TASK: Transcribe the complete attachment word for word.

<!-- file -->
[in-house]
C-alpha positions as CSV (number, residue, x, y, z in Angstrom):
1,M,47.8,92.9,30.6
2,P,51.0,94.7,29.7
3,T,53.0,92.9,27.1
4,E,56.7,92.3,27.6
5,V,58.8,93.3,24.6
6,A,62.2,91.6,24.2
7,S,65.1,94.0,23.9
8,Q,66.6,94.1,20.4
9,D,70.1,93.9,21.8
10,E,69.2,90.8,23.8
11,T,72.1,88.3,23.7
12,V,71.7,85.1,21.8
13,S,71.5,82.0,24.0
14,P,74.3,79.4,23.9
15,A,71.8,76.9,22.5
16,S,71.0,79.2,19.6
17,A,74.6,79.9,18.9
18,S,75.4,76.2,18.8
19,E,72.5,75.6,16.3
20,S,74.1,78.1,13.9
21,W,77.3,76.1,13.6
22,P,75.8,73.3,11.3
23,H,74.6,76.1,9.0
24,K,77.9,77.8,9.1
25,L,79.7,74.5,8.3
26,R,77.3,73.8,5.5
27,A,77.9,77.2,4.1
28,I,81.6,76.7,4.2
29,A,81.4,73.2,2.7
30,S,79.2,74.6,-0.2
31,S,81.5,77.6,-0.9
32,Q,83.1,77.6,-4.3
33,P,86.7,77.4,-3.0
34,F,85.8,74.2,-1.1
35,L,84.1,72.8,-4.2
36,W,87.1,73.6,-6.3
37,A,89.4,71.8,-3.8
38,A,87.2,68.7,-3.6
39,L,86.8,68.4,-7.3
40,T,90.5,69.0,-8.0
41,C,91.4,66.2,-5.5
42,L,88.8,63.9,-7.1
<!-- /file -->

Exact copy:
[in-house]
C-alpha positions as CSV (number, residue, x, y, z in Angstrom):
1,M,47.8,92.9,30.6
2,P,51.0,94.7,29.7
3,T,53.0,92.9,27.1
4,E,56.7,92.3,27.6
5,V,58.8,93.3,24.6
6,A,62.2,91.6,24.2
7,S,65.1,94.0,23.9
8,Q,66.6,94.1,20.4
9,D,70.1,93.9,21.8
10,E,69.2,90.8,23.8
11,T,72.1,88.3,23.7
12,V,71.7,85.1,21.8
13,S,71.5,82.0,24.0
14,P,74.3,79.4,23.9
15,A,71.8,76.9,22.5
16,S,71.0,79.2,19.6
17,A,74.6,79.9,18.9
18,S,75.4,76.2,18.8
19,E,72.5,75.6,16.3
20,S,74.1,78.1,13.9
21,W,77.3,76.1,13.6
22,P,75.8,73.3,11.3
23,H,74.6,76.1,9.0
24,K,77.9,77.8,9.1
25,L,79.7,74.5,8.3
26,R,77.3,73.8,5.5
27,A,77.9,77.2,4.1
28,I,81.6,76.7,4.2
29,A,81.4,73.2,2.7
30,S,79.2,74.6,-0.2
31,S,81.5,77.6,-0.9
32,Q,83.1,77.6,-4.3
33,P,86.7,77.4,-3.0
34,F,85.8,74.2,-1.1
35,L,84.1,72.8,-4.2
36,W,87.1,73.6,-6.3
37,A,89.4,71.8,-3.8
38,A,87.2,68.7,-3.6
39,L,86.8,68.4,-7.3
40,T,90.5,69.0,-8.0
41,C,91.4,66.2,-5.5
42,L,88.8,63.9,-7.1